Jen Lucine, maestra de kindergarten y activista de Jackson Street School, quiere ayudar a sus estudiantes a sentirse vistos y escuchados— “un verdadero sentido de pertenencia en su comunidad”, describe. Ahora en su quince año de enseñanza en JSS, Jen es una apasionada defensora de la justicia social, que para ella va mano a mano con la educación de algunos de los más jóvenes de nuestro distrito.

Al integrar la justicia social en su plan de estudios de manera intencional y de cada día, Jen enfatiza el juego en cada pasos, ya que lo ve como una herramienta importante para promover los principios de equidad e inclusión.

“El juego es el trabajo de la primera infancia; es el lenguaje de los niños pequeños”, dice ella. “Cuando los niños se les da la oportunidad de jugar, se comunican en sus propios términos, aprenden a su nivel y se involucran en la creación de una comunidad en el aula. Y construir un sentido de identidad y comunidad es fundamental para crear un ambiente mas social y mas justo”.

Al comienzo de cada año escolar, Jen apoya a sus estudiantes en la exploración de sus identidades personales y luego pasa a discusiones sobre la identidad familiar y comunitaria. El papel de los agentes de cambio, incluidos los de los movimientos por los derechos civiles y la liberación de la mujer, es otro punto de enfoque en el aula de Jen, que está adornada con imágenes y otros materiales que reflejan nuestra sociedad multicultural.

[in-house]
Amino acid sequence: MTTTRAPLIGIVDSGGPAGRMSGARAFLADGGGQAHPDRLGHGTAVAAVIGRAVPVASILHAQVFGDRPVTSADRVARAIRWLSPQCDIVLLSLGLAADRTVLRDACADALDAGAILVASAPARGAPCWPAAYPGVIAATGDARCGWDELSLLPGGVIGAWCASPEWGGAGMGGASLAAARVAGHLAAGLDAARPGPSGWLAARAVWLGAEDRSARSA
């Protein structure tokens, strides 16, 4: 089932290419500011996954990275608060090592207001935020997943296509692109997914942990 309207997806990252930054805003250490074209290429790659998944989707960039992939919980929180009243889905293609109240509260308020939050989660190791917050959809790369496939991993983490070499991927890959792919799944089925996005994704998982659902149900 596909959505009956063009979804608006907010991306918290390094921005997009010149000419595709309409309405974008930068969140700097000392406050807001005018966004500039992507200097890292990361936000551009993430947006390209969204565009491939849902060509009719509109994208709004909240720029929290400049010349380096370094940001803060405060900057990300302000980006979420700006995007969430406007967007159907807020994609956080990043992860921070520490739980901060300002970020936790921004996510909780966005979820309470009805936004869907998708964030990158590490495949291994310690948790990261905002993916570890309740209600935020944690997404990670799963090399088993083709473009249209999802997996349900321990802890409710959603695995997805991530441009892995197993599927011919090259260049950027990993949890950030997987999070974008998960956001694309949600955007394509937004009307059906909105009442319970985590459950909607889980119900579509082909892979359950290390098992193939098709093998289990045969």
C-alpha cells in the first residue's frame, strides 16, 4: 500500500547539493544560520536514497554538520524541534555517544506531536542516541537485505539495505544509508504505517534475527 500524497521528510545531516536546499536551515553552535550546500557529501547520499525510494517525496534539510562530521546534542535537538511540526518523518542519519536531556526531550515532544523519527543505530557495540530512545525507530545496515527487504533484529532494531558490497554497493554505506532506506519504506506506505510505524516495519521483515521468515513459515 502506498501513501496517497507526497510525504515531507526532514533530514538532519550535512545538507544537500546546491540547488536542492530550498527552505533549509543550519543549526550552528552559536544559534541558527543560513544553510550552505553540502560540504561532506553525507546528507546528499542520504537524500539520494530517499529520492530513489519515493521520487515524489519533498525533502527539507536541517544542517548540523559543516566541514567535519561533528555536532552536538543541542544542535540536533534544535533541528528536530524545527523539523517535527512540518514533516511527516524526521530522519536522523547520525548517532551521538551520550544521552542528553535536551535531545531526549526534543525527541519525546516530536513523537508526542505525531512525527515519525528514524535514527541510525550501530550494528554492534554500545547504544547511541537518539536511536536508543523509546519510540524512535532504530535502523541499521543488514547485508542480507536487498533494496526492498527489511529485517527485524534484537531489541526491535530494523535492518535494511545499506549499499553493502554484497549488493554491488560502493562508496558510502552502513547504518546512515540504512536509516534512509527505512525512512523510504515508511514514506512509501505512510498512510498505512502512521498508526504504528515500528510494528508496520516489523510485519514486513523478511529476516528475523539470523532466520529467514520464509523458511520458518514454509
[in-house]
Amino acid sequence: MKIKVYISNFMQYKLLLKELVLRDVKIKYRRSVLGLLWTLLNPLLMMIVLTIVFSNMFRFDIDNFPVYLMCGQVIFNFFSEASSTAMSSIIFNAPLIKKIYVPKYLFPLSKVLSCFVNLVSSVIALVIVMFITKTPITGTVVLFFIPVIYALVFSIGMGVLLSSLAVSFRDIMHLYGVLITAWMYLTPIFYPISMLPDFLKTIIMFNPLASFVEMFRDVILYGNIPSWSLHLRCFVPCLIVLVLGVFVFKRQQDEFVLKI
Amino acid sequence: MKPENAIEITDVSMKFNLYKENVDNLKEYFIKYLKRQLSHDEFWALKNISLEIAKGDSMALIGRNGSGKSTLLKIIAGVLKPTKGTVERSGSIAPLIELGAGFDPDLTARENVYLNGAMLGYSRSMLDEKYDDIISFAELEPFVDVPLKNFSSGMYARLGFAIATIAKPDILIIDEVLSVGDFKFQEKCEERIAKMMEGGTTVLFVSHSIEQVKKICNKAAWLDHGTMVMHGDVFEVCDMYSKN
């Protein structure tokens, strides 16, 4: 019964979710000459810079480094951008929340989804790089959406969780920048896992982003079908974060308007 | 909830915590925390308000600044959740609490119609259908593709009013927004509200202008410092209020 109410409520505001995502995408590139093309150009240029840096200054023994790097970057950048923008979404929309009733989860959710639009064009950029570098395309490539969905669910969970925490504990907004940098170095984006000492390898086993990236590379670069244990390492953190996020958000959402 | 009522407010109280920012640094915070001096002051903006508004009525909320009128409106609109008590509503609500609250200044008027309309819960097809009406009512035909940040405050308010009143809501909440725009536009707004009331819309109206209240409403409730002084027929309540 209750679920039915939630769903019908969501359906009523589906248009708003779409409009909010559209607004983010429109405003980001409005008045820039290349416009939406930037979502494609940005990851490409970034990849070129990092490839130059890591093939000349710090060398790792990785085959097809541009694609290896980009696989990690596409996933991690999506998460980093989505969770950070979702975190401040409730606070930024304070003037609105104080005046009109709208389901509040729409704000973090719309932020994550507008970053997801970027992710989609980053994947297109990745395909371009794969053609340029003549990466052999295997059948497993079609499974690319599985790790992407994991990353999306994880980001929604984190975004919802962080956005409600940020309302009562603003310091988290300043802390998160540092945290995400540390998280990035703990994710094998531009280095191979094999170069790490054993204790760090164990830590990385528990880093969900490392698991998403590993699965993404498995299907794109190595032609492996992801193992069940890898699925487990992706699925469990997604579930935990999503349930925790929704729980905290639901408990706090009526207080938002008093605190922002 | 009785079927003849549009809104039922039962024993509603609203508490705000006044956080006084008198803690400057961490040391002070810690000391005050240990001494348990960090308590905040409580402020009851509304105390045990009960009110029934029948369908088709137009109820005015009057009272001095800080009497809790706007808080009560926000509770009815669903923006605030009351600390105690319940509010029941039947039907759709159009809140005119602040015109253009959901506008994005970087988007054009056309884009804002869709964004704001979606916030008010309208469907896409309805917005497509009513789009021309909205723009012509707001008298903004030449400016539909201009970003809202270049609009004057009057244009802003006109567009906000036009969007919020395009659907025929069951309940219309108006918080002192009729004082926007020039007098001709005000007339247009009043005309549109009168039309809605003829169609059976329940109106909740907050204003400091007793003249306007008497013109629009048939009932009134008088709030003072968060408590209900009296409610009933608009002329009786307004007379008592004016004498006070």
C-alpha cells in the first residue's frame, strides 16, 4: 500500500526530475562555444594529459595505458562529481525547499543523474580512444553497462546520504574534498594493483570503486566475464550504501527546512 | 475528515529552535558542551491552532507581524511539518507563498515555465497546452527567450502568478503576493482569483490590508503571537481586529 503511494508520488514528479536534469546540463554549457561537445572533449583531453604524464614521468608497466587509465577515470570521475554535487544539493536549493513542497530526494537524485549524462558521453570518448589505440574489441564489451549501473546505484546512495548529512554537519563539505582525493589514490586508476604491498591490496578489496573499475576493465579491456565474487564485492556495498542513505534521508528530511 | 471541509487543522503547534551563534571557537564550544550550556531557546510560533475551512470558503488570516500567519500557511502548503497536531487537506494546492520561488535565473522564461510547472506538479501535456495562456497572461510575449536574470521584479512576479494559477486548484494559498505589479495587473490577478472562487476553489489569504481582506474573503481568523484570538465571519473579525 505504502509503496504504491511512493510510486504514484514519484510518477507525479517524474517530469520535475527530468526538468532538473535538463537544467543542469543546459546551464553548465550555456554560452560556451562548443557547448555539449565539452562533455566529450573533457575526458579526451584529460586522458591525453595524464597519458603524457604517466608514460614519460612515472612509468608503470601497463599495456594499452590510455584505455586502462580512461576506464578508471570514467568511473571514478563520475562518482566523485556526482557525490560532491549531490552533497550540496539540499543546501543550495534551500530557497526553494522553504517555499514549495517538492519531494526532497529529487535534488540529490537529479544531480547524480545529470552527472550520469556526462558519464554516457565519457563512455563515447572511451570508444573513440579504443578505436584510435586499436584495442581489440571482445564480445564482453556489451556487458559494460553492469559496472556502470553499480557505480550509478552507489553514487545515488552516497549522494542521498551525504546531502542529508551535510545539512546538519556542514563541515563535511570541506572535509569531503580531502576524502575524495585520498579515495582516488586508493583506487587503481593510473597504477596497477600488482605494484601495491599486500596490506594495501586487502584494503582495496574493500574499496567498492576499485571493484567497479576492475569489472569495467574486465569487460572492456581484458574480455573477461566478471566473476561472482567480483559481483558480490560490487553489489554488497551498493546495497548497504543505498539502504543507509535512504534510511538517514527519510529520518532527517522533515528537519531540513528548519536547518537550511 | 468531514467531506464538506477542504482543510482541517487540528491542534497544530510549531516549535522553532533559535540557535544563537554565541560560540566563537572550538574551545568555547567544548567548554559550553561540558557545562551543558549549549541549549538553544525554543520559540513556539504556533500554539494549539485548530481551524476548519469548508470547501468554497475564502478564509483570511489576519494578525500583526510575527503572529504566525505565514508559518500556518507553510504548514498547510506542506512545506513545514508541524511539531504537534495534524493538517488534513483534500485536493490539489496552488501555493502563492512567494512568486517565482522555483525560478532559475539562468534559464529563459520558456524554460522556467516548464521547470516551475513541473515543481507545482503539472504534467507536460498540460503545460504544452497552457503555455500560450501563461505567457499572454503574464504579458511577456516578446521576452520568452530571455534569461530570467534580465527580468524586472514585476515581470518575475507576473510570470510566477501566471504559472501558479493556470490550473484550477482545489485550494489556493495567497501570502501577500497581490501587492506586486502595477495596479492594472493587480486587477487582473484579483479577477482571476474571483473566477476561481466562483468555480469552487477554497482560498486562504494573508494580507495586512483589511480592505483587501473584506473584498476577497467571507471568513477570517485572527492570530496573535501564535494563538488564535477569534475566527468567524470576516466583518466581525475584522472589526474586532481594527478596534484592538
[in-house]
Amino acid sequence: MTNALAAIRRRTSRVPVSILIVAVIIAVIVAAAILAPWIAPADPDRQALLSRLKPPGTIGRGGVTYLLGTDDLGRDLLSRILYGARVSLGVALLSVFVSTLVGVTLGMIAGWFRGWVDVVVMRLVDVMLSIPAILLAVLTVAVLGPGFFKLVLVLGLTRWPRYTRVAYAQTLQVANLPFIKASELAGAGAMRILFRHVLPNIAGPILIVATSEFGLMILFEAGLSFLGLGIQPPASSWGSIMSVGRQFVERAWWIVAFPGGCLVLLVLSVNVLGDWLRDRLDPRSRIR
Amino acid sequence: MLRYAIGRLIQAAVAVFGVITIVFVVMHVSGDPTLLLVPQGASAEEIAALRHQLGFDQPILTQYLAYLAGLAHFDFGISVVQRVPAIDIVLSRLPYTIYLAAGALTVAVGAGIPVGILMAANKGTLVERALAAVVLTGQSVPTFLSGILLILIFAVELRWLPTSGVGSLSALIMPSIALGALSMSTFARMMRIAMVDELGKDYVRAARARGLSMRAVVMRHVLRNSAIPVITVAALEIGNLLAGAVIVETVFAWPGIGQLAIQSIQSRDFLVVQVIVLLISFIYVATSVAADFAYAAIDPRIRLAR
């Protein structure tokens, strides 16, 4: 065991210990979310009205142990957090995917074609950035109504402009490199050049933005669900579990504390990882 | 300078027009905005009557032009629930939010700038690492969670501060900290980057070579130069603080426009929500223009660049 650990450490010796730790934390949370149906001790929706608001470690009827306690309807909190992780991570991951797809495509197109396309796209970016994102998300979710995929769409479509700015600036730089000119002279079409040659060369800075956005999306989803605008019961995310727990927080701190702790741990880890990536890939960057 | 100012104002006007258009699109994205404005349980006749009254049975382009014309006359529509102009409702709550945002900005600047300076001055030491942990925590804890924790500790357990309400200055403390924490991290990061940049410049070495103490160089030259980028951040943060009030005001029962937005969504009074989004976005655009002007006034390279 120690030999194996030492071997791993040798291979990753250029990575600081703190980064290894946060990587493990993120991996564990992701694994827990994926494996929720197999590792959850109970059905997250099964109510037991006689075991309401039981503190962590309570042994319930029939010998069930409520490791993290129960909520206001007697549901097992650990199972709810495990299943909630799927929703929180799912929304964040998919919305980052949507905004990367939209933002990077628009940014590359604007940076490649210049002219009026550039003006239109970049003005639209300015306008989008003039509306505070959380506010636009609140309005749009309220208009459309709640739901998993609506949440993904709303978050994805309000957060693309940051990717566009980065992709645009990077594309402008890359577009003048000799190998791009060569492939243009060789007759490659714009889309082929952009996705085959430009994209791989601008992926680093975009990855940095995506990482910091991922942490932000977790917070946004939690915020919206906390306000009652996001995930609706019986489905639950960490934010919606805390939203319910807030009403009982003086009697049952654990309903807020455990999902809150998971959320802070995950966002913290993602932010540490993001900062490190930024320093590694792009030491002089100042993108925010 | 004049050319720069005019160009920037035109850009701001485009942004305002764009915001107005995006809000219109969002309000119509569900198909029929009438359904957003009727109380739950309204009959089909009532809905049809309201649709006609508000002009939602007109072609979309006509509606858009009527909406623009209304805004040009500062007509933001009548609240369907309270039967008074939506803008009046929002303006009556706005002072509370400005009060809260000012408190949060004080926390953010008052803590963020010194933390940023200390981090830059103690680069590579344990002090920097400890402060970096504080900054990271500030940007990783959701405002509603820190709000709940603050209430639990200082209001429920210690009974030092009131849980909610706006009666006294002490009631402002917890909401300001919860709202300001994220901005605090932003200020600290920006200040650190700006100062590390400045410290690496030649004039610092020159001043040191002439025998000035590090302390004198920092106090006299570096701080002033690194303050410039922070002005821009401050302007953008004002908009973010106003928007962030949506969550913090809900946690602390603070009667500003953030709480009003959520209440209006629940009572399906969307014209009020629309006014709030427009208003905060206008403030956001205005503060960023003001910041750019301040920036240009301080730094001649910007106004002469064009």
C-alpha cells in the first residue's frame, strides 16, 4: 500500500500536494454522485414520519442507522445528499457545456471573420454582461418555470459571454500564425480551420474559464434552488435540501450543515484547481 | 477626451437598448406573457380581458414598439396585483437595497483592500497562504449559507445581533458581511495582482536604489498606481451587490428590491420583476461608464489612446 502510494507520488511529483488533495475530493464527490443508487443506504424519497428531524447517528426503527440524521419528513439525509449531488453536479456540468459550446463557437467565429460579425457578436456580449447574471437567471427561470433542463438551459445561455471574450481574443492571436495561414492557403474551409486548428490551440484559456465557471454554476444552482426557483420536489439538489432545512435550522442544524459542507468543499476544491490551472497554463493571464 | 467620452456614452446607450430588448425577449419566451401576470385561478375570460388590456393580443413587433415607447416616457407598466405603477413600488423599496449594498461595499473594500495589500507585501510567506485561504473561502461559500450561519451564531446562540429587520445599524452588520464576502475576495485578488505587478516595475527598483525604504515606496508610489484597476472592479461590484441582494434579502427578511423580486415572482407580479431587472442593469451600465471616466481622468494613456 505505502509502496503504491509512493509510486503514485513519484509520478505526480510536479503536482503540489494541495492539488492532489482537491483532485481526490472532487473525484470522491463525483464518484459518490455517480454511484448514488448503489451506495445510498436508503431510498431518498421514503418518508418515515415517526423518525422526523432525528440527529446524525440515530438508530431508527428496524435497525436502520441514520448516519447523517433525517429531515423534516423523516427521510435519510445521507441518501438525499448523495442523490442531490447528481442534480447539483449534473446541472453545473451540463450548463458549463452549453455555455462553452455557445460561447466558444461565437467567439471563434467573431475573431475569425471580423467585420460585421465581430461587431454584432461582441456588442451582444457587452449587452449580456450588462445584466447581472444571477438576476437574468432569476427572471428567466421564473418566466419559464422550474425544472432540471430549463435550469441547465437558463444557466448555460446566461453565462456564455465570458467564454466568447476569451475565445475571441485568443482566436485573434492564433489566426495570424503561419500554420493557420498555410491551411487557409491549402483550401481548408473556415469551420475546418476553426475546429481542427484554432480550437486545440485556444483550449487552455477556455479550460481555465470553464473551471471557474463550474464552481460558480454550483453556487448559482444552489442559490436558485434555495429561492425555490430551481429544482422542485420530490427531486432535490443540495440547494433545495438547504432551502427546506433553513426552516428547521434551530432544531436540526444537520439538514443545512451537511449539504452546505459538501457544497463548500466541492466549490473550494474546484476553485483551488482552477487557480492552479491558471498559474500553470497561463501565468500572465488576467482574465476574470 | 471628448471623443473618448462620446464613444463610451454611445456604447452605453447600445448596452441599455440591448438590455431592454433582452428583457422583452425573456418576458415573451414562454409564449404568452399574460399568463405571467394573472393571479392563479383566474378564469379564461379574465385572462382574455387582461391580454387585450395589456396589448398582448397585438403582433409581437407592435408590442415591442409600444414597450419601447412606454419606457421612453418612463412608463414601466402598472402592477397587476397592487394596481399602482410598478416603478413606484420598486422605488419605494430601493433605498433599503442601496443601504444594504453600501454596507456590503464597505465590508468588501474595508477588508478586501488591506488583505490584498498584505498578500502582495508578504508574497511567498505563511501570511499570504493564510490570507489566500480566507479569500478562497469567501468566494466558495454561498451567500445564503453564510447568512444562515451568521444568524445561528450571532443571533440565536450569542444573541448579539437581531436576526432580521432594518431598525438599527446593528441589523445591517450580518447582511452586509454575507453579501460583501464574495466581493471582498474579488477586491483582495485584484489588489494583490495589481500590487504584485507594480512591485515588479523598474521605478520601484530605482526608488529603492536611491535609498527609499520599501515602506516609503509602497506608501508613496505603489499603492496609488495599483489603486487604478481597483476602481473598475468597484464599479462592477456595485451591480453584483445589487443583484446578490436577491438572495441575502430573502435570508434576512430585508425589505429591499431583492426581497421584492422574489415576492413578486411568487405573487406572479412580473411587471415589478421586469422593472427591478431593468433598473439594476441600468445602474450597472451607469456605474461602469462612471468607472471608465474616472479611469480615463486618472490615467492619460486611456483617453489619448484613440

“Aprendemos sobre personas de todo el mundo, tanto históricas como actuales, que [hicieron y quiénes] quieren hacer cambios y por qué”, comparte. “Tratamos a estas personas como mentores al pensar en cómo podemos hacer cambios cuando vemos injusticia en el mundo. Y siempre que sea posible, buscamos eventos locales y activismo local como inspiración”.

A Jen le encanta ver a sus estudiantes responder positivamente a su enseñanza y adquirir conciencia del mundo que los rodea. En 2020, leyó en voz alta un libro, We Are Water Protectors (Somos protectores del agua), inspirado en el oleoducto Dakota Access y las protestas de las comunidades indígenas por su propuesta de construcción, luego envió mensajes de apoyo de sus estudiantes a un sioux del río Cheyenne que se enfrentaba a la cárcel tiempo (ver fotos). 

Jen desea que más personas puedan experimentar lo que ella llama la magia que sucede en su escuela primaria, incluidas conversaciones inspiradoras sobre la justicia social dentro de las aulas y la brillantez de los pensamientos, las ideas y el juego de los jóvenes. Está tan infundido en toda la comunidad que Jen insiste en que el centro de atención de Shine On se comparta con todos sus colegas y estudiantes de Jackson Street School.

En sus palabras: “Soy una entre muchas”.